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FAO pledges US$10 million for SADC to support 13 million people affected by drought and floods

FAO pledges US$10 million for SADC to support 13 million people affected by drought and floods

The SADC region faces a humanitarian crisis because of the ongoing El Niño induced drought and floods that are negatively impacting the lives and livelihoods of millions of people in the region.

According to the SADC El Nino Appeal, an estimated 60 million people in Southern Africa are food insecure.

Across the southern half of the region, many areas experienced significant crop water deficits resulting in reduced crop production while Malawi, Namibia, Zambia and Zimbabwe have declared states of national disaster due to the drought.

Livestock have also been impacted by the El Niño-induced dry conditions, due to considerable deterioration in vegetation conditions across the southern half of the region this season, as well as reduced water availability for livestock and wildlife.

In Malawi, 23 districts have been impacted, and a preliminary assessment by the government estimates that up to 2 million farming households and 44 percent of the national cropping area have been affected. In Zambia, 1 million hectares planted with maize have been affected. Namibia has instituted drought relief measures to mitigate the impact on agriculture. In Zimbabwe, over 1.4 million cattle have been reported as being at high risk of death due to lack of water and pasture.

Satellite-based vegetation indices (NDVI) used for large-scale monitoring of vegetation conditions were below average throughout March 2024 in large areas of southern Angola, Botswana, Lesotho, southern and central Mozambique, Namibia, South Africa, southern/western Zambia, and Zimbabwe.

The El Niño-induced drought experienced in the central parts of the SADC region poses significant challenges to water resources. Water levels in reservoirs, rivers, and groundwater sources are diminishing. Impacting irrigation capacities, hydroelectric power generation, drinking water supplies, and ecosystem health. Monitoring by the Zambezi River Authority suggests that as of 20 April, the Kariba dam which generates most of the power for Zambia and Zimbabwe was at its lowest level historically for this date. In Namibia, many rivers are reported to have dried up, and dam and borehole levels are reported to have dropped, with breakages exacerbating the problem.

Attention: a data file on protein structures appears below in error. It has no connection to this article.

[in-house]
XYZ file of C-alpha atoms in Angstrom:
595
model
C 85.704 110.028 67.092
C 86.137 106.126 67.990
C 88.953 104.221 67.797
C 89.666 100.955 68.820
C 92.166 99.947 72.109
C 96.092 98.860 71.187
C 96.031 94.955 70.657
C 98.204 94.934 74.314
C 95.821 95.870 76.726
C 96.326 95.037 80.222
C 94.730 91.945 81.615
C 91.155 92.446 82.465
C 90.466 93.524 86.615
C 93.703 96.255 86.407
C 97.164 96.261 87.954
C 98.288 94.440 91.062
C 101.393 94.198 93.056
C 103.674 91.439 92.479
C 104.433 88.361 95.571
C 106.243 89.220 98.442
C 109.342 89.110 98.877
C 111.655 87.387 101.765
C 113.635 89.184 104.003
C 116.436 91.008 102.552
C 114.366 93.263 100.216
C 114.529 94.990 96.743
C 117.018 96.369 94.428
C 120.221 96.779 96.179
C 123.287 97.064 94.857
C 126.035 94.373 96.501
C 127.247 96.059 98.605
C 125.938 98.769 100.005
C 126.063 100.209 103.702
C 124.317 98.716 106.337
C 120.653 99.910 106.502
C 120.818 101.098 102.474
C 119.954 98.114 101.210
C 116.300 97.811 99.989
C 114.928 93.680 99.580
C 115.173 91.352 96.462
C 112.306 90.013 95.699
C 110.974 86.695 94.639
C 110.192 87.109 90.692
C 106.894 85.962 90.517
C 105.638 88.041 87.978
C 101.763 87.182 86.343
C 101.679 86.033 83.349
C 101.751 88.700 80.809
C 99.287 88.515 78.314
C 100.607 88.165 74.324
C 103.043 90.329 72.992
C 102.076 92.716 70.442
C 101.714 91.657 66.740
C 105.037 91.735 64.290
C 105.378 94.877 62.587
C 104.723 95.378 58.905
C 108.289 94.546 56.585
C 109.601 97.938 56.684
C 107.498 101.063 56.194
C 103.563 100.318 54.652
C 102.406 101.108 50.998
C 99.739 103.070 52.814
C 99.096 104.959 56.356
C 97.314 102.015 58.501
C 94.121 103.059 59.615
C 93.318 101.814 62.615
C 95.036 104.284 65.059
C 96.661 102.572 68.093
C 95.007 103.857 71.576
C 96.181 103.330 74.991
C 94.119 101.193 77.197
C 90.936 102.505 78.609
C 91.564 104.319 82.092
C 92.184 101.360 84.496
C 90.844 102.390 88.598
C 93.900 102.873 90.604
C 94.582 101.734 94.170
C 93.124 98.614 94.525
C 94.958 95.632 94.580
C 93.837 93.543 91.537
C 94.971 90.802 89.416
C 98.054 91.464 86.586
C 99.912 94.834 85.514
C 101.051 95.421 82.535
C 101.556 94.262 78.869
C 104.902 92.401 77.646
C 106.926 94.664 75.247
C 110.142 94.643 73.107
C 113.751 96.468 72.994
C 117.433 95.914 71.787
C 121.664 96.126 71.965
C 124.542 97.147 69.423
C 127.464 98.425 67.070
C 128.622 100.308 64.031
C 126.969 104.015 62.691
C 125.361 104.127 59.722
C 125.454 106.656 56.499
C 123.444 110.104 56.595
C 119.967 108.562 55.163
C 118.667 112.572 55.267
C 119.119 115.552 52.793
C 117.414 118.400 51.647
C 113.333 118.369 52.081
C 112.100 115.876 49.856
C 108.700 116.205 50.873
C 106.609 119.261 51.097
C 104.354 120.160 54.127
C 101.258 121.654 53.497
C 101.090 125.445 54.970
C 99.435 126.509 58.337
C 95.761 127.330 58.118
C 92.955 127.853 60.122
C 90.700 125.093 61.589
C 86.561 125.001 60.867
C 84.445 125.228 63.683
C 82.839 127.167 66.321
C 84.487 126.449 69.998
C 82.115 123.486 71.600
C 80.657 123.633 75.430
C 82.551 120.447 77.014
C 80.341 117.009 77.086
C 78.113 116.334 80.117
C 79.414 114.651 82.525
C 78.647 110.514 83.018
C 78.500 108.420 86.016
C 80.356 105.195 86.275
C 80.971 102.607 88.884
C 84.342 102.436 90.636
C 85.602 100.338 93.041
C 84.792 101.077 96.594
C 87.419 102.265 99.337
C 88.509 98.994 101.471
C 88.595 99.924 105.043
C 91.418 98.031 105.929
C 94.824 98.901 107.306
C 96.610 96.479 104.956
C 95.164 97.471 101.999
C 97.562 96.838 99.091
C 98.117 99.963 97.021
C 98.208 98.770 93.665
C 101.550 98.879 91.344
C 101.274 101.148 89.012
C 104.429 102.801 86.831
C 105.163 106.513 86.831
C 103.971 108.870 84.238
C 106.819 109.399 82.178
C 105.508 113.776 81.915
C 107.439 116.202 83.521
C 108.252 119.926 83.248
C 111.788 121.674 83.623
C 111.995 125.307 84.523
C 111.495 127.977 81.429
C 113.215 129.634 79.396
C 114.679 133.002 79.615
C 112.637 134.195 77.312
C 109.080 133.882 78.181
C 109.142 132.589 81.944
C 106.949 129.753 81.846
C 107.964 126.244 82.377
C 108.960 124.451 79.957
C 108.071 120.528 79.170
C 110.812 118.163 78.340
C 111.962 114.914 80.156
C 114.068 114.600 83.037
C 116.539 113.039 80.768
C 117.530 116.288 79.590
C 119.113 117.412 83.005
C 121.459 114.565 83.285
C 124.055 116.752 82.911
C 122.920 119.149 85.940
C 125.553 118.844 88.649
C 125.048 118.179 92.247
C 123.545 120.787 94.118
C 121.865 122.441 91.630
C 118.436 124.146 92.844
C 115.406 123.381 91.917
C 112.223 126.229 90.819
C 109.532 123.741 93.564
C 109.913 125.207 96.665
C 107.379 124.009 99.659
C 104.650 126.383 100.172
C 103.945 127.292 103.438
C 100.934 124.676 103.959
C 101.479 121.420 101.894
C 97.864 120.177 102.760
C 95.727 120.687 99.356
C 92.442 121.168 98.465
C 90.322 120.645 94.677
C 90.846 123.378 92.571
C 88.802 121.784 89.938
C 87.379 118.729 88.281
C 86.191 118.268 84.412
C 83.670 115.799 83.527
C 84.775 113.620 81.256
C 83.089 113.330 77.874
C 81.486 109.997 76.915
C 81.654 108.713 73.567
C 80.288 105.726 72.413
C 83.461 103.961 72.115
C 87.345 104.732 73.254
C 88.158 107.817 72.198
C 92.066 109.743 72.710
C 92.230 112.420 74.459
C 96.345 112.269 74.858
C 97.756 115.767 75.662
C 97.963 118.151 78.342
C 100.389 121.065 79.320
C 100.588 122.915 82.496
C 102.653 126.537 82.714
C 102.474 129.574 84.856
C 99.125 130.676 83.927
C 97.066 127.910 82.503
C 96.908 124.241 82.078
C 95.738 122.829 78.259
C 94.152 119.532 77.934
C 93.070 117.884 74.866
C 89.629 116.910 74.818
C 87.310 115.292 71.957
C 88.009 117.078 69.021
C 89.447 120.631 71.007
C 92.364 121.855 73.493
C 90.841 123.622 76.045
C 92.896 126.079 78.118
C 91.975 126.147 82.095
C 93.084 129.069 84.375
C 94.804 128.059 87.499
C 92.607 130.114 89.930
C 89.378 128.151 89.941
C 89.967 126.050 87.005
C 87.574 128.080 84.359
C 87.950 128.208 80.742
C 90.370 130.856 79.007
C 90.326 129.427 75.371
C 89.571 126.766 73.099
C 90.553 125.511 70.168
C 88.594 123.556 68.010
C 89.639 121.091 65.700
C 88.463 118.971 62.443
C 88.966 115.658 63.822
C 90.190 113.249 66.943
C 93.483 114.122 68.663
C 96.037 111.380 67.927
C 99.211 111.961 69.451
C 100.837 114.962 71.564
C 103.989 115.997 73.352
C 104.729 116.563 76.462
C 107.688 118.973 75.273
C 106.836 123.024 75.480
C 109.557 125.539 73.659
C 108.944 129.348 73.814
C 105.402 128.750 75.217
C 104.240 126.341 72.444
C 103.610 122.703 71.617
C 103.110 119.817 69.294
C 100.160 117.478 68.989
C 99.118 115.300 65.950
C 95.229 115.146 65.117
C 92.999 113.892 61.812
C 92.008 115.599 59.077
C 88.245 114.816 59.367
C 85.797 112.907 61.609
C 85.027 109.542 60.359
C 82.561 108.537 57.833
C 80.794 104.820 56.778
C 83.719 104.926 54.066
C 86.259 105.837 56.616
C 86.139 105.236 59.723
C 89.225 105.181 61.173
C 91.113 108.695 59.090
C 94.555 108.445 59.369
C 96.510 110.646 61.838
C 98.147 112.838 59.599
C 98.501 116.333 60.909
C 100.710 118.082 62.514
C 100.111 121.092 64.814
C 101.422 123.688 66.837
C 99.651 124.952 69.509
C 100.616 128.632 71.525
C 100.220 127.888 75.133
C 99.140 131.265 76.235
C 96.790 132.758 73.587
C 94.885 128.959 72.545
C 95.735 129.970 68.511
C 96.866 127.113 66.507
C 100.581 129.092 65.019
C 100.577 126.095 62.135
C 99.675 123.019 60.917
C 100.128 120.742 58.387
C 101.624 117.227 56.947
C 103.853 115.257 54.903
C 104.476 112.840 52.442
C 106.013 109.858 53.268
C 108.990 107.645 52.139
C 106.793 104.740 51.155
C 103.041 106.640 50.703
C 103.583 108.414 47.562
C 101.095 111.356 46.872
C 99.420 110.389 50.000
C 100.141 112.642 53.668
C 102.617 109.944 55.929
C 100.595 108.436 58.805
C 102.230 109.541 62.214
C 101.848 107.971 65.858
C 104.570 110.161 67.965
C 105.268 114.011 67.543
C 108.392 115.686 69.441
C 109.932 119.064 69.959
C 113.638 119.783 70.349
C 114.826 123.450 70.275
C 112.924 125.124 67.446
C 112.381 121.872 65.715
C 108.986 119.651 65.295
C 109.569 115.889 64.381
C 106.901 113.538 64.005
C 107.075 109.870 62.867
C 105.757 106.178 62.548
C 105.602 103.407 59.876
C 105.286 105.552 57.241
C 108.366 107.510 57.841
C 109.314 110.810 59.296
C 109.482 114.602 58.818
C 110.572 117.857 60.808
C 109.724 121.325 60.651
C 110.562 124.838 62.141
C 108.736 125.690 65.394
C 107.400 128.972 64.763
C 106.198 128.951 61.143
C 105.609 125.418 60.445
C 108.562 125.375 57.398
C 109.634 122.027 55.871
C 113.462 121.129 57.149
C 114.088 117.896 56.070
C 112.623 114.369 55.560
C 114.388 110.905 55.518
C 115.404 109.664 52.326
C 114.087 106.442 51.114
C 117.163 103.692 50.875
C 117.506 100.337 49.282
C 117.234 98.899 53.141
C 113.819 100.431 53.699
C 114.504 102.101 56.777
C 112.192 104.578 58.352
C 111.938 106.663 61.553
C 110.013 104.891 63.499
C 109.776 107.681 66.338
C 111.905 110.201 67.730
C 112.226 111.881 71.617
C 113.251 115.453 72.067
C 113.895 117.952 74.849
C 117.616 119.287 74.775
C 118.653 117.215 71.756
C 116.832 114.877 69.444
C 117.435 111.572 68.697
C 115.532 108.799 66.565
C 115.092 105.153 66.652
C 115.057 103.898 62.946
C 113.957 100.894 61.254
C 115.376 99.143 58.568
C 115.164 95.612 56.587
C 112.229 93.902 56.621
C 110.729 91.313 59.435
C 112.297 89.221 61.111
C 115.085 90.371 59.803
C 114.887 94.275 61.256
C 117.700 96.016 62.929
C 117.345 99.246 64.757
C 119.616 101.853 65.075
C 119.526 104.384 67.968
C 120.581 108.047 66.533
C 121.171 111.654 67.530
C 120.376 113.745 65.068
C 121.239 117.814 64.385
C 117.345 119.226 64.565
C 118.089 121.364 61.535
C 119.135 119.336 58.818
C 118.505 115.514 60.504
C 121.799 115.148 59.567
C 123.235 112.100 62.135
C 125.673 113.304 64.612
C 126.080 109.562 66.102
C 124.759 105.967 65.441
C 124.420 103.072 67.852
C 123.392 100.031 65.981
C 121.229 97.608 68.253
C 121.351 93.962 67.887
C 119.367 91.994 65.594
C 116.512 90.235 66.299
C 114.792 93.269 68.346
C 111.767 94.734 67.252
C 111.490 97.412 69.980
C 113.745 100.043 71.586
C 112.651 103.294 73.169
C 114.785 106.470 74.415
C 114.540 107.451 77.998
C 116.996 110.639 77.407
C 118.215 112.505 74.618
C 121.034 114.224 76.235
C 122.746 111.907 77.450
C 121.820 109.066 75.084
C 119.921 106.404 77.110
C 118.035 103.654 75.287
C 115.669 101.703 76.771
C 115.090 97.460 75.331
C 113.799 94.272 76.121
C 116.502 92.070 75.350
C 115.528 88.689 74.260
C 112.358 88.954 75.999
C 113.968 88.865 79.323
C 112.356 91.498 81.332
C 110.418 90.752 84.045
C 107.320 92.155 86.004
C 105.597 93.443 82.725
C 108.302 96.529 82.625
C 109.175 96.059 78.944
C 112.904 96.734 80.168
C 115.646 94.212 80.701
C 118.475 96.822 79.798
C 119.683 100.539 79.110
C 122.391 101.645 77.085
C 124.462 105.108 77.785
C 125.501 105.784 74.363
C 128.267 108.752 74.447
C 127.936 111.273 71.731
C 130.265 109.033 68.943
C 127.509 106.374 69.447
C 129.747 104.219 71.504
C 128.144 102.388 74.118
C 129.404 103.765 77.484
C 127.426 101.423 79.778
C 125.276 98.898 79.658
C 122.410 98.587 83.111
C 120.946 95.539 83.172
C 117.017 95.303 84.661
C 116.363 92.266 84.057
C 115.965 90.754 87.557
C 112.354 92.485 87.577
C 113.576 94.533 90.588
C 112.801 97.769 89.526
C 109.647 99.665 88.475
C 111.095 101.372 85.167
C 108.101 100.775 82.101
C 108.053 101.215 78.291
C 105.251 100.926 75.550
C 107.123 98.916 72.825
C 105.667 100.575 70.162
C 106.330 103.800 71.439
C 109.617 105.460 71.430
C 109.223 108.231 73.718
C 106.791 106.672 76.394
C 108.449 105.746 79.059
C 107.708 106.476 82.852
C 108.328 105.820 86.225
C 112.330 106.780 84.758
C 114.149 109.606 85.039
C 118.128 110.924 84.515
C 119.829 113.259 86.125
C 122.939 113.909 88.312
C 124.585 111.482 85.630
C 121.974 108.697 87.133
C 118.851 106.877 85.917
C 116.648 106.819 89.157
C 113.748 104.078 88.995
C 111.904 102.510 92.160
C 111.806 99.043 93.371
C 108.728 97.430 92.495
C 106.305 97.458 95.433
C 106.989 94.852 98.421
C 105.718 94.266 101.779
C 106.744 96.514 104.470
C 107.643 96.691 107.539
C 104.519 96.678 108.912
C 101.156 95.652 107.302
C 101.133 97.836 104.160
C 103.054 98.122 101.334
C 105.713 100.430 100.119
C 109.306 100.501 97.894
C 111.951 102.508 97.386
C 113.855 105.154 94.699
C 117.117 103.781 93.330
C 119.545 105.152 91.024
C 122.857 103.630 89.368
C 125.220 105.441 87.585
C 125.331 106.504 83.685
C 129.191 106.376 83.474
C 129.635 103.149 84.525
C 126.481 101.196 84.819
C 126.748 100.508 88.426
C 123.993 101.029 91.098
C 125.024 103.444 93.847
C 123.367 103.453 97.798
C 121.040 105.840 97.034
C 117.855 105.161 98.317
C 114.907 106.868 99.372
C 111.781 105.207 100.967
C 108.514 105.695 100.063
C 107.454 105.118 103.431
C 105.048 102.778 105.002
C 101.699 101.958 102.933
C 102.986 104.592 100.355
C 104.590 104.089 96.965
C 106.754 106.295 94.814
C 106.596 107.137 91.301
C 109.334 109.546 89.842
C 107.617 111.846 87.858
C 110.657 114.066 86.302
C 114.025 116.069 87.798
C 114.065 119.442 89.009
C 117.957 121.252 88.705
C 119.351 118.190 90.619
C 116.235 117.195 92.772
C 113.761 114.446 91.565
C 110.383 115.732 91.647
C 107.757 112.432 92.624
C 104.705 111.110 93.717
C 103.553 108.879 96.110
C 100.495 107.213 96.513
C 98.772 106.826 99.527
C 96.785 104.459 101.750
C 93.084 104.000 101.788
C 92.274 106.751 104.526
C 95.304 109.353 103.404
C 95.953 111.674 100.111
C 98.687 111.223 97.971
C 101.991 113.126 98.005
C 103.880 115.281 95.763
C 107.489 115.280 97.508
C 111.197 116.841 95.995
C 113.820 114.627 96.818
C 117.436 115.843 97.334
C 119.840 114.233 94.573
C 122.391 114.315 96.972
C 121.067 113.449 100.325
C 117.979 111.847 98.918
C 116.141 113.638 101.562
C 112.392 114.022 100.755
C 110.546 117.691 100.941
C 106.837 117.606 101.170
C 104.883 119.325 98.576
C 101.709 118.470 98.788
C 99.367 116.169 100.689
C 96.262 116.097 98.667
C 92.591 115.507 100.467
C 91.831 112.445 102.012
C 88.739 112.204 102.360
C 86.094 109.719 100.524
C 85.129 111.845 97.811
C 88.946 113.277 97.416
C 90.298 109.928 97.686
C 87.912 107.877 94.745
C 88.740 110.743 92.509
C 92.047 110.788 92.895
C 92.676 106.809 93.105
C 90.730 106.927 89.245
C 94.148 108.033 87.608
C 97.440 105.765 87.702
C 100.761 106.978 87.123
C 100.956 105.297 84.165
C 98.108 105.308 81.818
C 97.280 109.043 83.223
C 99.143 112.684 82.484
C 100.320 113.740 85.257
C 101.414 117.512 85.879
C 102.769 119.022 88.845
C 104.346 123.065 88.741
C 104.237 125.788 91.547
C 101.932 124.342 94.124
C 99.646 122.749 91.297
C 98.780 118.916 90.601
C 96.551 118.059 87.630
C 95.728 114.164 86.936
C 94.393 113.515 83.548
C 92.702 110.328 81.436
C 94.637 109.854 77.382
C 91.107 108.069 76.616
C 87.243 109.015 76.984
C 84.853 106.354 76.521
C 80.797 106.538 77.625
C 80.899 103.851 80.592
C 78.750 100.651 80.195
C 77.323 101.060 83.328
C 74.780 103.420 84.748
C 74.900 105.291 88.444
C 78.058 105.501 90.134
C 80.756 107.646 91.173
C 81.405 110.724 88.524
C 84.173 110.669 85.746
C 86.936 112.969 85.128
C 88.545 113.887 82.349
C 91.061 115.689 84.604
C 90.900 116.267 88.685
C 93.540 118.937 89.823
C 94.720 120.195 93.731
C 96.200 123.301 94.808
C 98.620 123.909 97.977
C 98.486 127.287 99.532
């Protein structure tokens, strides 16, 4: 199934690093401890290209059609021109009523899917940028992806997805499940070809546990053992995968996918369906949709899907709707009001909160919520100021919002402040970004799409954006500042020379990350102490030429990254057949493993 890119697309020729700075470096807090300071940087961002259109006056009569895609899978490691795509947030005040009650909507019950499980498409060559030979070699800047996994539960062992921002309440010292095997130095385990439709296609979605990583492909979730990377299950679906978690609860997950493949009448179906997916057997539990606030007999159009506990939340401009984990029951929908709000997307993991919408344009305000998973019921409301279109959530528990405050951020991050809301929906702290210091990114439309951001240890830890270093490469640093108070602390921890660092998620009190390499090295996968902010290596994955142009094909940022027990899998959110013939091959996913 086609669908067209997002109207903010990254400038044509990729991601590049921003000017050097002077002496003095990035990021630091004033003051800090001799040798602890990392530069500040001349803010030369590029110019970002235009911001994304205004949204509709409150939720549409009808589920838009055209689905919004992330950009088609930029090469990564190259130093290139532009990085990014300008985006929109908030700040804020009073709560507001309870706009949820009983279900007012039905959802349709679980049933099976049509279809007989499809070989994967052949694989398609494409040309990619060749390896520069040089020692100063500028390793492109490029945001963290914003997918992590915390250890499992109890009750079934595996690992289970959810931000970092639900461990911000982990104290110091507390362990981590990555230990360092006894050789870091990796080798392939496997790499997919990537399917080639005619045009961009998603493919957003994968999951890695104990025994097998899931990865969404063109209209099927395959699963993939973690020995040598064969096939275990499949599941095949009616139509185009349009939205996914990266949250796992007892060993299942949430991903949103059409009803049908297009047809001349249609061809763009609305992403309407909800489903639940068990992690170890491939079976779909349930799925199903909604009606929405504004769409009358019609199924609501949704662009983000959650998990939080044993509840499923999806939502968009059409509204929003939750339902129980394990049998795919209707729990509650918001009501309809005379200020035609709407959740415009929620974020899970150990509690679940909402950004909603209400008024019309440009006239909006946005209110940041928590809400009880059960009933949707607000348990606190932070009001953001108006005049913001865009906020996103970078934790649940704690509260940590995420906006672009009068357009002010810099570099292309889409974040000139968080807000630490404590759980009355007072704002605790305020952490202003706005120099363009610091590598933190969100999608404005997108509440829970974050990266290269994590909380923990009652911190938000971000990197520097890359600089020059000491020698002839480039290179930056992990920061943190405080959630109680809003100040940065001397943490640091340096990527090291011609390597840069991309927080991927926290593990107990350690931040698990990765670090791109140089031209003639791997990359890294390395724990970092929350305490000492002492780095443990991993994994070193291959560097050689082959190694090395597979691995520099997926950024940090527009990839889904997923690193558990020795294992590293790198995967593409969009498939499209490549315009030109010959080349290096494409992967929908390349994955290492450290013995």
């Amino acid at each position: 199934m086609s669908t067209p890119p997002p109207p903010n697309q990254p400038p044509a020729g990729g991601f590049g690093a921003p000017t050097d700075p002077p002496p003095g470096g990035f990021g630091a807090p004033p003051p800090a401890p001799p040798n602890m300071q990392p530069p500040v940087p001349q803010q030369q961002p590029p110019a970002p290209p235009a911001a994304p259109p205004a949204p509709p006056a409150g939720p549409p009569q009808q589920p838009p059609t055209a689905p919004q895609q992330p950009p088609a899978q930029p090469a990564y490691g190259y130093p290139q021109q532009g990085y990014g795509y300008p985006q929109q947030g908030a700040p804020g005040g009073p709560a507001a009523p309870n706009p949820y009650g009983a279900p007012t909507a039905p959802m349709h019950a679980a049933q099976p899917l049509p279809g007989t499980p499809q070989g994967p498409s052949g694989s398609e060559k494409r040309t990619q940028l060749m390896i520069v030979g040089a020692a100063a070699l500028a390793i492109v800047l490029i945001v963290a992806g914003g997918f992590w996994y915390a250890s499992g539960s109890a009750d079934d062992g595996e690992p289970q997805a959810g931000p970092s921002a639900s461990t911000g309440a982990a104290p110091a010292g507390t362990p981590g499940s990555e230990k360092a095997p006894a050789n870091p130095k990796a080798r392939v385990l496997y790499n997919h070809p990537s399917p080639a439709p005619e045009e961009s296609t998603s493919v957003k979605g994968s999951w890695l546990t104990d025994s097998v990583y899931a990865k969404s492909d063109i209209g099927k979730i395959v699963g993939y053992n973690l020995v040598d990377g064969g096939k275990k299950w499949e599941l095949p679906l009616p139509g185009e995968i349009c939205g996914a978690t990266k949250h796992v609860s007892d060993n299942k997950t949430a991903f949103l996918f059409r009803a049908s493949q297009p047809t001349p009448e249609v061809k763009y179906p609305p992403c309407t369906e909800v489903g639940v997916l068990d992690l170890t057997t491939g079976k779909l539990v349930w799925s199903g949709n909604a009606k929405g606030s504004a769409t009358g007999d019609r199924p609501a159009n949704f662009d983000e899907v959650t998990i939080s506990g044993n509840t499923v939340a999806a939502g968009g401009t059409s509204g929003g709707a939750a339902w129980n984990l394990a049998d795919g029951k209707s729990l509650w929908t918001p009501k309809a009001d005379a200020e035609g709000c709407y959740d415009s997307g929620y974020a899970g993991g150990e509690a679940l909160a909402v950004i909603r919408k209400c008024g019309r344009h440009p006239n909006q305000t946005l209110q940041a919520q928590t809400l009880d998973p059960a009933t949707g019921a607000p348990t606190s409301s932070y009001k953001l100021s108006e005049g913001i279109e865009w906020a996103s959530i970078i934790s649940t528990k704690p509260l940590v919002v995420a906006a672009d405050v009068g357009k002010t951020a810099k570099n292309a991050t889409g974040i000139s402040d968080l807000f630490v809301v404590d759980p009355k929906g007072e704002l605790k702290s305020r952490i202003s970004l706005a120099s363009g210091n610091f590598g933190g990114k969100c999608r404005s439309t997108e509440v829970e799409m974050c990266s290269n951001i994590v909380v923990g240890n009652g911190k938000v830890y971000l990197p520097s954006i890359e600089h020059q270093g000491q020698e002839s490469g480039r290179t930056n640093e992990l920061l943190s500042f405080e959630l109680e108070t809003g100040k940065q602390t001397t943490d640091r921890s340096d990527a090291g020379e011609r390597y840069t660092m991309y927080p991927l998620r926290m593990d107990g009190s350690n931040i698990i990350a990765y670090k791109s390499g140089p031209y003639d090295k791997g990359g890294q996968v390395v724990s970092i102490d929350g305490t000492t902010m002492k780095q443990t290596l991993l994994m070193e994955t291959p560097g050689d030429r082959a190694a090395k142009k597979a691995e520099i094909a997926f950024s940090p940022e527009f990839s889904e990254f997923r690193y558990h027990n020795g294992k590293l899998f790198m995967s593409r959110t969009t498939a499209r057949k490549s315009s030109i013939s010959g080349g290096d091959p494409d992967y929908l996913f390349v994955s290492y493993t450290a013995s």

Noting the multifaceted and cascading impact of El Niño across multiple sectors, especially Agriculture and Livelihood Security, Food Security, Nutrition, Health, Water, and Energy, SADC Member States during the Extra-Ordinary Virtual Summit of SADC Heads of State and Government on El Niño induced drought and floods, held in May this year, launched the SADC Regional Humanitarian Appeal of US$5.5 billion and called for coordinated, integrated, and harmonized interventions to address the adverse impact of El Niño.

In response to the El Nino FAO already released USD10 million, aimed at supporting the most vulnerable people through Anticipatory action and response. In a communiqué released after the summit, SADC acknowledged “US$10 million support to affected communities in the most affected countries. FAO appealed for additional support from the international community to meet the urgent humanitarian needs in the affected Member States and communities,” the communiqué stated.

To meet the urgent humanitarian needs in the affected Member States and communities, FAO developed a US$ 360 million El Nino Regional Response and Preparedness Plan (ERRP) that aims to provide humanitarian support to 13 million people in Southern Africa mostly affected by the El Nino droughts and floods.

“We know that the actual needs in the Member States far exceed this. The FAO ERRP takes cognizance of the potential for early smallholder farmer recovery through the harnessing of off-season food production avenues as well as harnessing the opportunities for better crop performance through the forecasted La Niña,” said Patrice Talla, FAO Subregional Coordinator for Southern Africa.


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